Donald Trump (born in New York on June 14, 1946) became the 45th President of the United States in 2017. His Vice President is Michael Pence. Previously known as a business tycoon and reality TV star, Trump's celebrity translated to politics when he successfully ran for the Presidency in the 2016 election as a Republican. This was his first elected office. Trump earned an economics degree from the Wharton School of the University of Pennsylvania in 1968, and he then entered the family business of real estate development.

Truth, Sojourner
Sojourner Truth (1797?-1883) was an American preacher who dedicated her life to fighting for for civil and human rights. She was born a slave in New York State, but was freed in 1827. After becoming a preacher, she campaigned for the abolition of slavery and for women's rights. During the US Civil War, she helped black Union soldiers obtain supplies and also worked as a counselor for the National Freedon Relief Association.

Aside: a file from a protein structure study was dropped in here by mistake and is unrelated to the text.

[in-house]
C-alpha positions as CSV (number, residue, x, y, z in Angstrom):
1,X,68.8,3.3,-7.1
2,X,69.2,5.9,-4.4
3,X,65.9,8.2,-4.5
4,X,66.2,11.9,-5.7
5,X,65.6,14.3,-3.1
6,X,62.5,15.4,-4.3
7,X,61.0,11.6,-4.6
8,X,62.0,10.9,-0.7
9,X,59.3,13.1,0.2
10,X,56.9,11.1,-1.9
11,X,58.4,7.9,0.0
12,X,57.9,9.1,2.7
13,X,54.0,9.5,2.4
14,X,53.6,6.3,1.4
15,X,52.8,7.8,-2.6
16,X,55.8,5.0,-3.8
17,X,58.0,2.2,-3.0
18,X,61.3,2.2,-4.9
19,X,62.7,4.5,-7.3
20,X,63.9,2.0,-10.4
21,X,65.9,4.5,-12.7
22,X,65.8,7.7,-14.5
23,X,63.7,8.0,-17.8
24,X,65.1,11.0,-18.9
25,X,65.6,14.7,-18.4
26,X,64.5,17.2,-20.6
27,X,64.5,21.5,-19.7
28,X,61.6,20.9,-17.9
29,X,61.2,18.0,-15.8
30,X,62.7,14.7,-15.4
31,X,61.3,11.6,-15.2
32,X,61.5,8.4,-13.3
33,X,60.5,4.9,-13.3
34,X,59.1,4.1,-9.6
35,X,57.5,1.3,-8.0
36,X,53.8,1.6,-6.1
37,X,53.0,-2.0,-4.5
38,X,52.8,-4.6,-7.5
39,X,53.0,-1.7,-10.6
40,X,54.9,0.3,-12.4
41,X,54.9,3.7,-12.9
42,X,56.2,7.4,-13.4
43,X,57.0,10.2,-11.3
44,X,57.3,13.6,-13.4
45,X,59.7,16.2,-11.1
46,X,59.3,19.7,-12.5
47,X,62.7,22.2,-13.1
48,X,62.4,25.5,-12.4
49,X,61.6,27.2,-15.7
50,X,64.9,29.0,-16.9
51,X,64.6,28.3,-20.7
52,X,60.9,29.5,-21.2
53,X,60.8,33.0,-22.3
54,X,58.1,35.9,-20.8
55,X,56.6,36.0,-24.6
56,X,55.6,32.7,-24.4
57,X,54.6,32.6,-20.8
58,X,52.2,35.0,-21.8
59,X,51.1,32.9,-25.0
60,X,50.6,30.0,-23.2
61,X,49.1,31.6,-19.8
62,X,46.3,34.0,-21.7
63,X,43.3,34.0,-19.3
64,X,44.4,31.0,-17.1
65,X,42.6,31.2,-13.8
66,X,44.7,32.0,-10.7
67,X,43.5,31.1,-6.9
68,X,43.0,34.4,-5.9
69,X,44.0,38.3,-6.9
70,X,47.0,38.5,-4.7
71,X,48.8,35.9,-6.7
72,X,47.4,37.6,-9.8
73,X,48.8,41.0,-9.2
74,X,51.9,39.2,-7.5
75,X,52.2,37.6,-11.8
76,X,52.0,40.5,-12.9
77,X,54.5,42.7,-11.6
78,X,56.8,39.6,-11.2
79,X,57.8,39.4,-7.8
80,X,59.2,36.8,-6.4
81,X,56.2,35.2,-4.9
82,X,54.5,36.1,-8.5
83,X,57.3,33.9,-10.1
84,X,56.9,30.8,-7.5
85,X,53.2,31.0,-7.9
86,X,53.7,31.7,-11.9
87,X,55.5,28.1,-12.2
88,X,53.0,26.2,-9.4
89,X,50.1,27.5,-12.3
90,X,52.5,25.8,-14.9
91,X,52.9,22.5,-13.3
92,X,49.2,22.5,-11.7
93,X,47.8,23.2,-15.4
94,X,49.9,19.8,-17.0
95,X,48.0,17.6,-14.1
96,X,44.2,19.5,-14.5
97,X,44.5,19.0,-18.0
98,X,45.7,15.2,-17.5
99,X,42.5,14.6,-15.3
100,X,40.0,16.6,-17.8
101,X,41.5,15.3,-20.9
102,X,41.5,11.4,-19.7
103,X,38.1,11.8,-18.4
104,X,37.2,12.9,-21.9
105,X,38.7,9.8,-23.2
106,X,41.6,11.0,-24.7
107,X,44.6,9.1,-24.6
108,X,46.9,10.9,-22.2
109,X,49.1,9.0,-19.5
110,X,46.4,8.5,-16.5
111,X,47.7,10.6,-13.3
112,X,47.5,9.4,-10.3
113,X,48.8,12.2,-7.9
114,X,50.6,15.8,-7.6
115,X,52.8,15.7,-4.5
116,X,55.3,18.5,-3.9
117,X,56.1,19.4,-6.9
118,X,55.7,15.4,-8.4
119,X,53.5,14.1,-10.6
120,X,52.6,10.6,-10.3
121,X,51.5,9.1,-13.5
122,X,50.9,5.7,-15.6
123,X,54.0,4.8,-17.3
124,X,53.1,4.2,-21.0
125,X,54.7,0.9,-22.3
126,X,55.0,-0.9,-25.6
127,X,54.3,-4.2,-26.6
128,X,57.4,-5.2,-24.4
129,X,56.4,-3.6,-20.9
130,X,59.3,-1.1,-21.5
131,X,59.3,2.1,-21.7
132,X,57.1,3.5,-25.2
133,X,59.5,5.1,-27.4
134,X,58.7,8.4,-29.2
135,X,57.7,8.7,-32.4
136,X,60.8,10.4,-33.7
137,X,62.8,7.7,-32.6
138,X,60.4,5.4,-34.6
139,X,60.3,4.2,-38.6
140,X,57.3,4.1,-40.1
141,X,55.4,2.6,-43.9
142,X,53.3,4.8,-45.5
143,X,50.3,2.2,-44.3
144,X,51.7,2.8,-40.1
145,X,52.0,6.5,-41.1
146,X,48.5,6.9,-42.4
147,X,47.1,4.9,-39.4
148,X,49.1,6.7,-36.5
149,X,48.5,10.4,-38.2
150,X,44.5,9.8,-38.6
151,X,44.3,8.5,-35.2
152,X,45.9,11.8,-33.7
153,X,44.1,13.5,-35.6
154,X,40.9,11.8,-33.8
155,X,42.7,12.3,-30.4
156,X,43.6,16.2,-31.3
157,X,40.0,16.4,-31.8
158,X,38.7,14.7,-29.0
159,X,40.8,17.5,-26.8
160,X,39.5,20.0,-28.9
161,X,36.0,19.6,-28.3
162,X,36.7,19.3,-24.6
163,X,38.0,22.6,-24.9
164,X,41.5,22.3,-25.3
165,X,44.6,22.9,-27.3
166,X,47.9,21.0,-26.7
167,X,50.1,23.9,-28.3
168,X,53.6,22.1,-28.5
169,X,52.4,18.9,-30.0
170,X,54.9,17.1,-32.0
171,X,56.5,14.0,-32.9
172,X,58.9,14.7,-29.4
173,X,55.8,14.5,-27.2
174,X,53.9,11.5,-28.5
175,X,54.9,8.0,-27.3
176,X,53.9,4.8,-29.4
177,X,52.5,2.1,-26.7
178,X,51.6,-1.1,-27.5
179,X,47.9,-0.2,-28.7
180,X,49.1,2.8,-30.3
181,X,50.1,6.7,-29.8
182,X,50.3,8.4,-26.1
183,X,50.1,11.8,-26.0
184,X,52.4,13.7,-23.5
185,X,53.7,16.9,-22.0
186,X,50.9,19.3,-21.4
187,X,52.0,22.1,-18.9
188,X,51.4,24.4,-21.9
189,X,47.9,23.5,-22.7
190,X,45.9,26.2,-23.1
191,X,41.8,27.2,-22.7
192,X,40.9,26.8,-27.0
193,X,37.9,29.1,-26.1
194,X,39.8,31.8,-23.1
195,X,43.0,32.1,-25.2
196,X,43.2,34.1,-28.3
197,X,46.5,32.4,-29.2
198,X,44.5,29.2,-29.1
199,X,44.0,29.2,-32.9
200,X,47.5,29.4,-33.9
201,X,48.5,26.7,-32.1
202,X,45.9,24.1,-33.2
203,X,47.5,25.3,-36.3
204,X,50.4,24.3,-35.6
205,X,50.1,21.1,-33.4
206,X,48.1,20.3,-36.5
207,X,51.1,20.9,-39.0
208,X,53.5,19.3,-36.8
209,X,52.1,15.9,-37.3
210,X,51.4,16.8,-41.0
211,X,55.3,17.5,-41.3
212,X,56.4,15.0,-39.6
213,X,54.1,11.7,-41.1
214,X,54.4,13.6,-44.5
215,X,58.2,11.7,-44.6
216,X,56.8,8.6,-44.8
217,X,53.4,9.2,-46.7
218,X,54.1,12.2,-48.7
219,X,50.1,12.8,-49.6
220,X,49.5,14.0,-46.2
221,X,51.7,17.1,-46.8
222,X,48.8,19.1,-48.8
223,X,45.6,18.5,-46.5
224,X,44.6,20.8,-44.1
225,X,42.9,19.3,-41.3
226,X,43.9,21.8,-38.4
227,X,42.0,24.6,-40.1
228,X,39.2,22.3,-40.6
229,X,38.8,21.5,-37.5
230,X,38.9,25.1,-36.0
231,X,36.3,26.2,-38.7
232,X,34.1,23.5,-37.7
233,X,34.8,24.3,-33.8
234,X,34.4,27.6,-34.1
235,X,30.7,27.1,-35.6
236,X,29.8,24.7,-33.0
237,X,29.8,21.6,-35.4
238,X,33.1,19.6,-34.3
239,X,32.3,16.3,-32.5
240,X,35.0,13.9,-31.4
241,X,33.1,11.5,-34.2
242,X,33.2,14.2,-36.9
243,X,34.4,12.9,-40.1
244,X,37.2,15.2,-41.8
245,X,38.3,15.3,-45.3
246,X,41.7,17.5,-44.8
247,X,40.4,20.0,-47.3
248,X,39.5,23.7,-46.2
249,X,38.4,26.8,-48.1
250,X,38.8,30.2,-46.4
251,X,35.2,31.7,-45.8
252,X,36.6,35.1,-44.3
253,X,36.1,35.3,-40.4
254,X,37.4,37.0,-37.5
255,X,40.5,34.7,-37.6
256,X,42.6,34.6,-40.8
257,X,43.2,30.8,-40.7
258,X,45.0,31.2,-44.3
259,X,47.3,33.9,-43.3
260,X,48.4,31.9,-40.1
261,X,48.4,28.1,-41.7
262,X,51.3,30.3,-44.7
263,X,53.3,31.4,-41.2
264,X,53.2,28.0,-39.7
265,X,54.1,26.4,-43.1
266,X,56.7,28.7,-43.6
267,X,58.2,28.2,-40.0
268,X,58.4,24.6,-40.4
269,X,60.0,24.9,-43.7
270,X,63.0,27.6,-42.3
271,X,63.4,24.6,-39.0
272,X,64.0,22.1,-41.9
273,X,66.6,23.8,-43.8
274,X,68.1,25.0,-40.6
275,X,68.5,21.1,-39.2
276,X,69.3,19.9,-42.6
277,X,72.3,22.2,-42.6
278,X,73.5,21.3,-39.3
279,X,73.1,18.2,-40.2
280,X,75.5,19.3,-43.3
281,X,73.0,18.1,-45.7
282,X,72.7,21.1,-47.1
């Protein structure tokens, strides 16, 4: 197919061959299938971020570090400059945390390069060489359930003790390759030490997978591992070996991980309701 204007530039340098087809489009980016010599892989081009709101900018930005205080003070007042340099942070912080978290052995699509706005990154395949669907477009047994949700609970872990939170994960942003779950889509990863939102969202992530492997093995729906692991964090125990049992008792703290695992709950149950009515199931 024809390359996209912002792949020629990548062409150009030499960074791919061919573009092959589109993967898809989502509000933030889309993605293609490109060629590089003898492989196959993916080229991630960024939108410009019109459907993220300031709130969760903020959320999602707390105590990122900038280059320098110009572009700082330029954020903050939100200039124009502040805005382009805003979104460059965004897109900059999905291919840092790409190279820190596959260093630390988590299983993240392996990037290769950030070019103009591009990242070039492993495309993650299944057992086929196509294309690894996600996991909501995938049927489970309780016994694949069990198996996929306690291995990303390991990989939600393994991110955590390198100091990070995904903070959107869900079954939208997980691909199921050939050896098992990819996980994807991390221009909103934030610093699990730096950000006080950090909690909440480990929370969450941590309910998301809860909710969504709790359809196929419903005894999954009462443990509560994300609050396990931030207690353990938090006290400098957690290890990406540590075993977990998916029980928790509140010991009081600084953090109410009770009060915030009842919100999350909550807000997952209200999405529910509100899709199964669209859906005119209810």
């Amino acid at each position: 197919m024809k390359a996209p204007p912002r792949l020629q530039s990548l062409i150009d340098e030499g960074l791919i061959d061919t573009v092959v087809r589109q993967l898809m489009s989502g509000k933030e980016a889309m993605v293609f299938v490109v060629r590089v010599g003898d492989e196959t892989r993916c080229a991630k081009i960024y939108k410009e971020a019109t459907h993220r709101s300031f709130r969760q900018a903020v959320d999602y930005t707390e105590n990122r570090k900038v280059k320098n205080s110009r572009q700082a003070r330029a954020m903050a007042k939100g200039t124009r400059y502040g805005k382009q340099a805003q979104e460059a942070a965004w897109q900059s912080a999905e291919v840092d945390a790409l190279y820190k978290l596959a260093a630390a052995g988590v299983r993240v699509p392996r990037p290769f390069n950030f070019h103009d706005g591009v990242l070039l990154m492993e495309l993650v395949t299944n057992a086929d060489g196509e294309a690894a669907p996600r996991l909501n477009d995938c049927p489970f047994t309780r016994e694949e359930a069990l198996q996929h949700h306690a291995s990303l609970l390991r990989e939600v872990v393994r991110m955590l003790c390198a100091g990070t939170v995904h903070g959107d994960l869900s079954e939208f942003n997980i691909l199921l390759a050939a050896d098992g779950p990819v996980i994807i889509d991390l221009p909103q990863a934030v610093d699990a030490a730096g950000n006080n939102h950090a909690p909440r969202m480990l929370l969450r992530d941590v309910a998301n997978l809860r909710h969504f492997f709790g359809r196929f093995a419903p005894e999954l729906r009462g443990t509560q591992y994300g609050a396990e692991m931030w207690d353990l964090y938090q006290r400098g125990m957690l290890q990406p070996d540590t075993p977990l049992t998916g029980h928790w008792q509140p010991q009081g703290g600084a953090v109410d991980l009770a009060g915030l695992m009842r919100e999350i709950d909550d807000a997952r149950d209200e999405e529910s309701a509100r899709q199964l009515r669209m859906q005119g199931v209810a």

Tubman, Harriet
Tubman
Harriet Tubman (1820 - 1913) escaped slavery in Maryland in 1849 and traveled north. Mrs. Tubman devoted her life to fighting slavery and championing the rights of women. She then helped hundreds of other slaves flee to the north to freedom via the Underground Railroad. Mrs. Tubman helped John Brown recruit soldiers for his raid on Harpers Ferry (1859). She spied for the Union during the US Civil War (in South Carolina). After the war, she lived in Auburn, New York, and founded the Harriet Tubman Home for Aged Negroes.

For more information on Harriet Tubman, click here.

Twain, Mark